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7:33 PM / Tuesday September 21, 2021

4 Jul 2012

YMCA of Philadelphia & Vicinity offers program to keep those with prediabetes healthy

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July 4, 2012 Category: Health Posted by:

YMCA Diabetes Prevention Program available to Philadelphia-area community members

 

The YMCA of Philadelphia & Vicinity is taking steps to reduce the burden of diabetes in the Greater Philadelphia area by offering the YMCA’s Diabetes Prevention Program – an innovative program proven to reduce the risk of type 2 diabetes in those at high risk of developing the disease by helping them take steps that will improve their overall health and well-being.

 

The YMCA’s Diabetes Prevention Program provides a supportive environment where participants work together in a small group to learn about healthier eating and about increasing their physical activity in order to reduce their risk for developing diabetes. The evidence-based program is delivered over a 12-month period, with 16 weekly core sessions then monthly maintenance. The goals of the program are to reduce and maintain individual weight loss by at least 7 percent and to increase physical activity to 150 minutes per week. It is classroom based and can be offered in any community setting.

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“Providing support and opportunities that empower people to be healthy and live well is part of the YMCA’s charitable purpose,” said John Flynn, CEO of the YMCA of Philadelphia & Vicinity. “The lifestyle choices learned through the YMCA’s Diabetes Prevention Program not only reduce risk for type 2 diabetes, but also create lifelong changes in the way that individuals approach health and well-being.”

 

According to the Centers for Disease Control and Prevention (CDC), 11.1 percent of adults living in Philadelphia County are diagnosed with diabetes. The rates are slightly lower in Montgomery and Delaware counties, 7.3 percent and 8.9 percent respectively. “Philadelphia County has one of the highest rates of diabetes in the state – an alarming statistic for residents in the area,” said Flynn. “Through this program, we’re hoping to tackle the diabetes epidemic in our surrounding communities and improve the overall health of participants.”

 

Based on the national Diabetes Prevention Program (DPP) study led by the National Institutes of Health (NIH) and supported by the CDC, the program reduces the risk of developing type 2 diabetes by 58 percent. Researchers at Indiana University School of Medicine were able to replicate the successful results of the national DPP with the YMCA of Greater Indianapolis. Unlike the national DPP research study, which was conducted with individuals one-to-one, the YMCA’s program is conducted in a group setting.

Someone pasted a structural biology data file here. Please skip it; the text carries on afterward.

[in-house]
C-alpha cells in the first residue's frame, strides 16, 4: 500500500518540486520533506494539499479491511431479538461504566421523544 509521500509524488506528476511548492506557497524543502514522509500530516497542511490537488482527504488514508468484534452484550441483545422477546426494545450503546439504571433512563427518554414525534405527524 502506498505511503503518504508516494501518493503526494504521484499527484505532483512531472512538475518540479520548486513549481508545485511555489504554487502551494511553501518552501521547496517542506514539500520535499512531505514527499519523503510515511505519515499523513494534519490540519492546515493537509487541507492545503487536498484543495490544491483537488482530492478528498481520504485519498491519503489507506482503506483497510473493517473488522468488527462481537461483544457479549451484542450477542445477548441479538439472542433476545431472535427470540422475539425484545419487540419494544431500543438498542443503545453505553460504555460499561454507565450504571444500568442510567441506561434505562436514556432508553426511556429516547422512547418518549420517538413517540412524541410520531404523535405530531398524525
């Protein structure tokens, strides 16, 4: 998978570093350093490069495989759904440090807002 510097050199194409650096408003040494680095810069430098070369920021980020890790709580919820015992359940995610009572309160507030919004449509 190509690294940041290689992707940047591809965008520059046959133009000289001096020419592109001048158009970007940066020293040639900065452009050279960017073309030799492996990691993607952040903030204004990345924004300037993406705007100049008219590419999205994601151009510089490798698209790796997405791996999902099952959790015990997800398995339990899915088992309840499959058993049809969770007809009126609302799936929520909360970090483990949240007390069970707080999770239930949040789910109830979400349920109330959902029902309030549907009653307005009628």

The research by the Indiana University researchers also demonstrated that the YMCA could effectively deliver a group-based lifestyle intervention for about 75 percent less than the cost of the original DPP. This research also highlighted the ability of the Y to take the program to scale nationally. Just two years ago, only two Ys offered this program. Today, more than 50 Ys in 26 states are offering it in their communities.

 

“We now have proof that lifestyle interventions delivered through community-based organizations such as the Y can save lives and healthcare dollars,” said Flynn.

 

The YMCA is committed to making the program available to everyone in the community. All individuals with a Body Mass Index (BMI) over 24 who have two additional risk factors or have been diagnosed with prediabetes are eligible.

 

The YMCA’s Diabetes Prevention Program is being offered as part of the Diabetes Prevention and Control Alliance (DPCA) – a subsidiary of UnitedHealth Group. DPCA is offering the program to all insurers and employers who wish to make it available to those they insure.

 

“UnitedHealthcare is pleased to work with the YMCA of Philadelphia & Vicinity to help create awareness among business and community leaders about this proven program,” said Dan Tropeano, Vice President of Sales & Client Services for UnitedHealthcare of PA & DE. “Taking on the diabetes epidemic requires our deep commitment, creative thinking and community partnerships if we are to tip the scales against the epidemic of type 2 diabetes, prediabetes and obesity.”

 

YMCA of the USA, the national resource office for the nation’s 2,700 YMCAs, is working with CDC, UnitedHealth Group and other organizations to expand the program to as many communities as possible nationwide. The program will be available to communities surrounding the area’s 10 Y branches beginning July 1.

 

Please contact Aimee Smith, Senior Program Specialist, for information about availability and eligibility requirements: 215-963-3705 or [email protected]

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